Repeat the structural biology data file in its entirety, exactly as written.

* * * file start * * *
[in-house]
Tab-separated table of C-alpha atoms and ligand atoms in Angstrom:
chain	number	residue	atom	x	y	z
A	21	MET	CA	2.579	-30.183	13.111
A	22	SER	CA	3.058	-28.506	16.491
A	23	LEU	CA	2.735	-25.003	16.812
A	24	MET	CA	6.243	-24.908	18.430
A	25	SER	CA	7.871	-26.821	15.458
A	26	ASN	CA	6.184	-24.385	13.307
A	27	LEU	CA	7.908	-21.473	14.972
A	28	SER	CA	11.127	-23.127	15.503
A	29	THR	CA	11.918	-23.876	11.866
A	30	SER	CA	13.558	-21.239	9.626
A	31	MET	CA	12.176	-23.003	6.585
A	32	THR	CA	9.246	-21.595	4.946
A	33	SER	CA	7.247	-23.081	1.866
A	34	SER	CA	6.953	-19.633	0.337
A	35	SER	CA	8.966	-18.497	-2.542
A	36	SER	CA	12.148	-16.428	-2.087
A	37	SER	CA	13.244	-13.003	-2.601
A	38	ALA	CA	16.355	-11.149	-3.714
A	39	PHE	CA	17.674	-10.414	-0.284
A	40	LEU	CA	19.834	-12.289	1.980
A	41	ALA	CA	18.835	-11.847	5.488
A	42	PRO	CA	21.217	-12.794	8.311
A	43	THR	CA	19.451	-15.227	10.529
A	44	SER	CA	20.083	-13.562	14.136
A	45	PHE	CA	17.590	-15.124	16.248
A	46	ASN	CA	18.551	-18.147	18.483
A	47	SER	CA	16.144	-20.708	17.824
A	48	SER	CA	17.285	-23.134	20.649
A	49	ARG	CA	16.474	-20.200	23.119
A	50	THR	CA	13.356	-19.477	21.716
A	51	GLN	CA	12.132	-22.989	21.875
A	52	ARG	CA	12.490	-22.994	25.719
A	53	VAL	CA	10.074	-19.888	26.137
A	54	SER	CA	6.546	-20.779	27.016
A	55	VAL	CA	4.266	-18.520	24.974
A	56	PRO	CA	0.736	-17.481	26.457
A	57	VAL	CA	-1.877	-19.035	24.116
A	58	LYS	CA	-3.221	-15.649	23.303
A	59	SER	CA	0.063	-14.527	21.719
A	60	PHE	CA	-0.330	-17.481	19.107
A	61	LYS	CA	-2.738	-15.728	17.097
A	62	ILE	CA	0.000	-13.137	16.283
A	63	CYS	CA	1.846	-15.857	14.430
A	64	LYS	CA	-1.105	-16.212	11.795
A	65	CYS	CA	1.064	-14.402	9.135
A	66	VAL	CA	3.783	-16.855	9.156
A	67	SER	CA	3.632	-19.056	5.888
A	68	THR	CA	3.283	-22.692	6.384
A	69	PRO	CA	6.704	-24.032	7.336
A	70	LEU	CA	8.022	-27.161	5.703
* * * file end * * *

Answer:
[in-house]
Tab-separated table of C-alpha atoms and ligand atoms in Angstrom:
chain	number	residue	atom	x	y	z
A	21	MET	CA	2.579	-30.183	13.111
A	22	SER	CA	3.058	-28.506	16.491
A	23	LEU	CA	2.735	-25.003	16.812
A	24	MET	CA	6.243	-24.908	18.430
A	25	SER	CA	7.871	-26.821	15.458
A	26	ASN	CA	6.184	-24.385	13.307
A	27	LEU	CA	7.908	-21.473	14.972
A	28	SER	CA	11.127	-23.127	15.503
A	29	THR	CA	11.918	-23.876	11.866
A	30	SER	CA	13.558	-21.239	9.626
A	31	MET	CA	12.176	-23.003	6.585
A	32	THR	CA	9.246	-21.595	4.946
A	33	SER	CA	7.247	-23.081	1.866
A	34	SER	CA	6.953	-19.633	0.337
A	35	SER	CA	8.966	-18.497	-2.542
A	36	SER	CA	12.148	-16.428	-2.087
A	37	SER	CA	13.244	-13.003	-2.601
A	38	ALA	CA	16.355	-11.149	-3.714
A	39	PHE	CA	17.674	-10.414	-0.284
A	40	LEU	CA	19.834	-12.289	1.980
A	41	ALA	CA	18.835	-11.847	5.488
A	42	PRO	CA	21.217	-12.794	8.311
A	43	THR	CA	19.451	-15.227	10.529
A	44	SER	CA	20.083	-13.562	14.136
A	45	PHE	CA	17.590	-15.124	16.248
A	46	ASN	CA	18.551	-18.147	18.483
A	47	SER	CA	16.144	-20.708	17.824
A	48	SER	CA	17.285	-23.134	20.649
A	49	ARG	CA	16.474	-20.200	23.119
A	50	THR	CA	13.356	-19.477	21.716
A	51	GLN	CA	12.132	-22.989	21.875
A	52	ARG	CA	12.490	-22.994	25.719
A	53	VAL	CA	10.074	-19.888	26.137
A	54	SER	CA	6.546	-20.779	27.016
A	55	VAL	CA	4.266	-18.520	24.974
A	56	PRO	CA	0.736	-17.481	26.457
A	57	VAL	CA	-1.877	-19.035	24.116
A	58	LYS	CA	-3.221	-15.649	23.303
A	59	SER	CA	0.063	-14.527	21.719
A	60	PHE	CA	-0.330	-17.481	19.107
A	61	LYS	CA	-2.738	-15.728	17.097
A	62	ILE	CA	0.000	-13.137	16.283
A	63	CYS	CA	1.846	-15.857	14.430
A	64	LYS	CA	-1.105	-16.212	11.795
A	65	CYS	CA	1.064	-14.402	9.135
A	66	VAL	CA	3.783	-16.855	9.156
A	67	SER	CA	3.632	-19.056	5.888
A	68	THR	CA	3.283	-22.692	6.384
A	69	PRO	CA	6.704	-24.032	7.336
A	70	LEU	CA	8.022	-27.161	5.703